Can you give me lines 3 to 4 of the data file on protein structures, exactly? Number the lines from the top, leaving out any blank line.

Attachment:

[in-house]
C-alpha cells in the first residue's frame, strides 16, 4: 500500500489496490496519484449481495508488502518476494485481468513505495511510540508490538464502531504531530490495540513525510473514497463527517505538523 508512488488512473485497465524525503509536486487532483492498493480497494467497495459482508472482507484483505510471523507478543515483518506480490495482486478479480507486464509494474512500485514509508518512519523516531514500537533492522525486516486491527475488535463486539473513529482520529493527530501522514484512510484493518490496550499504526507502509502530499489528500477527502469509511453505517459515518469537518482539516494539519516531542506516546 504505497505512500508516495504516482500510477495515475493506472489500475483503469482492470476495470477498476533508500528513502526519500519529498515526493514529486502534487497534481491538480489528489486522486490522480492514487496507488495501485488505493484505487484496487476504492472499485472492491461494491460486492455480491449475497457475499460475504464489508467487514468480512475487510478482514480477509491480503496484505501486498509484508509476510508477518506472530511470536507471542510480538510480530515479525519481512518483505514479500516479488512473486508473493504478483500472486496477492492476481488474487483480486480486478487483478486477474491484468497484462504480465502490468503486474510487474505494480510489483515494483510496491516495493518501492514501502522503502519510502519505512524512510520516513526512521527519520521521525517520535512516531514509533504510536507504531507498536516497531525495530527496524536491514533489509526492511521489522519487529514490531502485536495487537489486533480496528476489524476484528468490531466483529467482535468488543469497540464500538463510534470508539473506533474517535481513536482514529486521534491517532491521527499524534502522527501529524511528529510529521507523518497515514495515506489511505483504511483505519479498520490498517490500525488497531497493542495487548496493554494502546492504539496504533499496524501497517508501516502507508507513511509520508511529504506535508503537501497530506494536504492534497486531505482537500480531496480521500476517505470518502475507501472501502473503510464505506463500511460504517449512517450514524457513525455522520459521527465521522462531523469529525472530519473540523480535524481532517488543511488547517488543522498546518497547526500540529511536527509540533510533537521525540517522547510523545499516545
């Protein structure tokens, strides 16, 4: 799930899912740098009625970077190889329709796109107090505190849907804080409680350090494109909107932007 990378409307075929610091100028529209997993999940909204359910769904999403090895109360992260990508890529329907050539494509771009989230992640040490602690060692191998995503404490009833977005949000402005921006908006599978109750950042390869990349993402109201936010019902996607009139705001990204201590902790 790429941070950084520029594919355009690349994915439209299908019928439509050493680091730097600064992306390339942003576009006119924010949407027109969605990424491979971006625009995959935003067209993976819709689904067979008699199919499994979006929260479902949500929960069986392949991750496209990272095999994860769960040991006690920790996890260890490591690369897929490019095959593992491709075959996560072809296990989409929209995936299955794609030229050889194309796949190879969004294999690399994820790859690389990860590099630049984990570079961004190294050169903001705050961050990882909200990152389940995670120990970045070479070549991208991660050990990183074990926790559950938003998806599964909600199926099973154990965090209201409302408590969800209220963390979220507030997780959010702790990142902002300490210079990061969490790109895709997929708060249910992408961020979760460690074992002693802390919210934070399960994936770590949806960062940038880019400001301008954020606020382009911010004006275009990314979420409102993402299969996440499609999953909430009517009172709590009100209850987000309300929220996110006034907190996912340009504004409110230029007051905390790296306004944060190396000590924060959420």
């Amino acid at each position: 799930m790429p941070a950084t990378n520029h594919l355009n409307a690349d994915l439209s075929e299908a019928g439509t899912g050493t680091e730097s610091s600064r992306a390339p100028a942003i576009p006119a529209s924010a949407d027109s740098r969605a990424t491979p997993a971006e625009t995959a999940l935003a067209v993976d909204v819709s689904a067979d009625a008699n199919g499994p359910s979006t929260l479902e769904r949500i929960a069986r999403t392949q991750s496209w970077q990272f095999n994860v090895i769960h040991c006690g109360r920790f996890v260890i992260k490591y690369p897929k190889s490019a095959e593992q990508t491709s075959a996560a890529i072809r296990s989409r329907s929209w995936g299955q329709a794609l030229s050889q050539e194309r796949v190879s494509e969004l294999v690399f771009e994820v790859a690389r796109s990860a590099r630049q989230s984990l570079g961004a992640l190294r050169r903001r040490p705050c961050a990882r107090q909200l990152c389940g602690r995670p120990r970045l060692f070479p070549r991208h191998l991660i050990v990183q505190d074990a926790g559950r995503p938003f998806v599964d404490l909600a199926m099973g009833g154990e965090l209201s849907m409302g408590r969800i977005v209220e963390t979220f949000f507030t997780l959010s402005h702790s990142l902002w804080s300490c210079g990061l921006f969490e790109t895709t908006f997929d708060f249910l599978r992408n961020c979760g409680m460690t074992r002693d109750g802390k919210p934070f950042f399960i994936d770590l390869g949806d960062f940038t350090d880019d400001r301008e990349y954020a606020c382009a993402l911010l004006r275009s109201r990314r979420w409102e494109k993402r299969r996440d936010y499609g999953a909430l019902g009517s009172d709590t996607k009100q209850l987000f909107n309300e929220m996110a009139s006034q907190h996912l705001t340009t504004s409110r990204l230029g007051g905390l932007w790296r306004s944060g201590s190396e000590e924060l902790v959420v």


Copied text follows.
């Protein structure tokens, strides 16, 4: 799930899912740098009625970077190889329709796109107090505190849907804080409680350090494109909107932007 990378409307075929610091100028529209997993999940909204359910769904999403090895109360992260990508890529329907050539494509771009989230992640040490602690060692191998995503404490009833977005949000402005921006908006599978109750950042390869990349993402109201936010019902996607009139705001990204201590902790 790429941070950084520029594919355009690349994915439209299908019928439509050493680091730097600064992306390339942003576009006119924010949407027109969605990424491979971006625009995959935003067209993976819709689904067979008699199919499994979006929260479902949500929960069986392949991750496209990272095999994860769960040991006690920790996890260890490591690369897929490019095959593992491709075959996560072809296990989409929209995936299955794609030229050889194309796949190879969004294999690399994820790859690389990860590099630049984990570079961004190294050169903001705050961050990882909200990152389940995670120990970045070479070549991208991660050990990183074990926790559950938003998806599964909600199926099973154990965090209201409302408590969800209220963390979220507030997780959010702790990142902002300490210079990061969490790109895709997929708060249910992408961020979760460690074992002693802390919210934070399960994936770590949806960062940038880019400001301008954020606020382009911010004006275009990314979420409102993402299969996440499609999953909430009517009172709590009100209850987000309300929220996110006034907190996912340009504004409110230029007051905390790296306004944060190396000590924060959420």
């Amino acid at each position: 799930m790429p941070a950084t990378n520029h594919l355009n409307a690349d994915l439209s075929e299908a019928g439509t899912g050493t680091e730097s610091s600064r992306a390339p100028a942003i576009p006119a529209s924010a949407d027109s740098r969605a990424t491979p997993a971006e625009t995959a999940l935003a067209v993976d909204v819709s689904a067979d009625a008699n199919g499994p359910s979006t929260l479902e769904r949500i929960a069986r999403t392949q991750s496209w970077q990272f095999n994860v090895i769960h040991c006690g109360r920790f996890v260890i992260k490591y690369p897929k190889s490019a095959e593992q990508t491709s075959a996560a890529i072809r296990s989409r329907s929209w995936g299955q329709a794609l030229s050889q050539e194309r796949v190879s494509e969004l294999v690399f771009e994820v790859a690389r796109s990860a590099r630049q989230s984990l570079g961004a992640l190294r050169r903001r040490p705050c961050a990882r107090q909200l990152c389940g602690r995670p120990r970045l060692f070479p070549r991208h191998l991660i050990v990183q505190d074990a926790g559950r995503p938003f998806v599964d404490l909600a199926m099973g009833g154990e965090l209201s849907m409302g408590r969800i977005v209220e963390t979220f949000f507030t997780l959010s402005h702790s990142l902002w804080s300490c210079g990061l921006f969490e790109t895709t908006f997929d708060f249910l599978r992408n961020c979760g409680m460690t074992r002693d109750g802390k919210p934070f950042f399960i994936d770590l390869g949806d960062f940038t350090d880019d400001r301008e990349y954020a606020c382009a993402l911010l004006r275009s109201r990314r979420w409102e494109k993402r299969r996440d936010y499609g999953a909430l019902g009517s009172d709590t996607k009100q209850l987000f909107n309300e929220m996110a009139s006034q907190h996912l705001t340009t504004s409110r990204l230029g007051g905390l932007w790296r306004s944060g201590s190396e000590e924060l902790v959420v």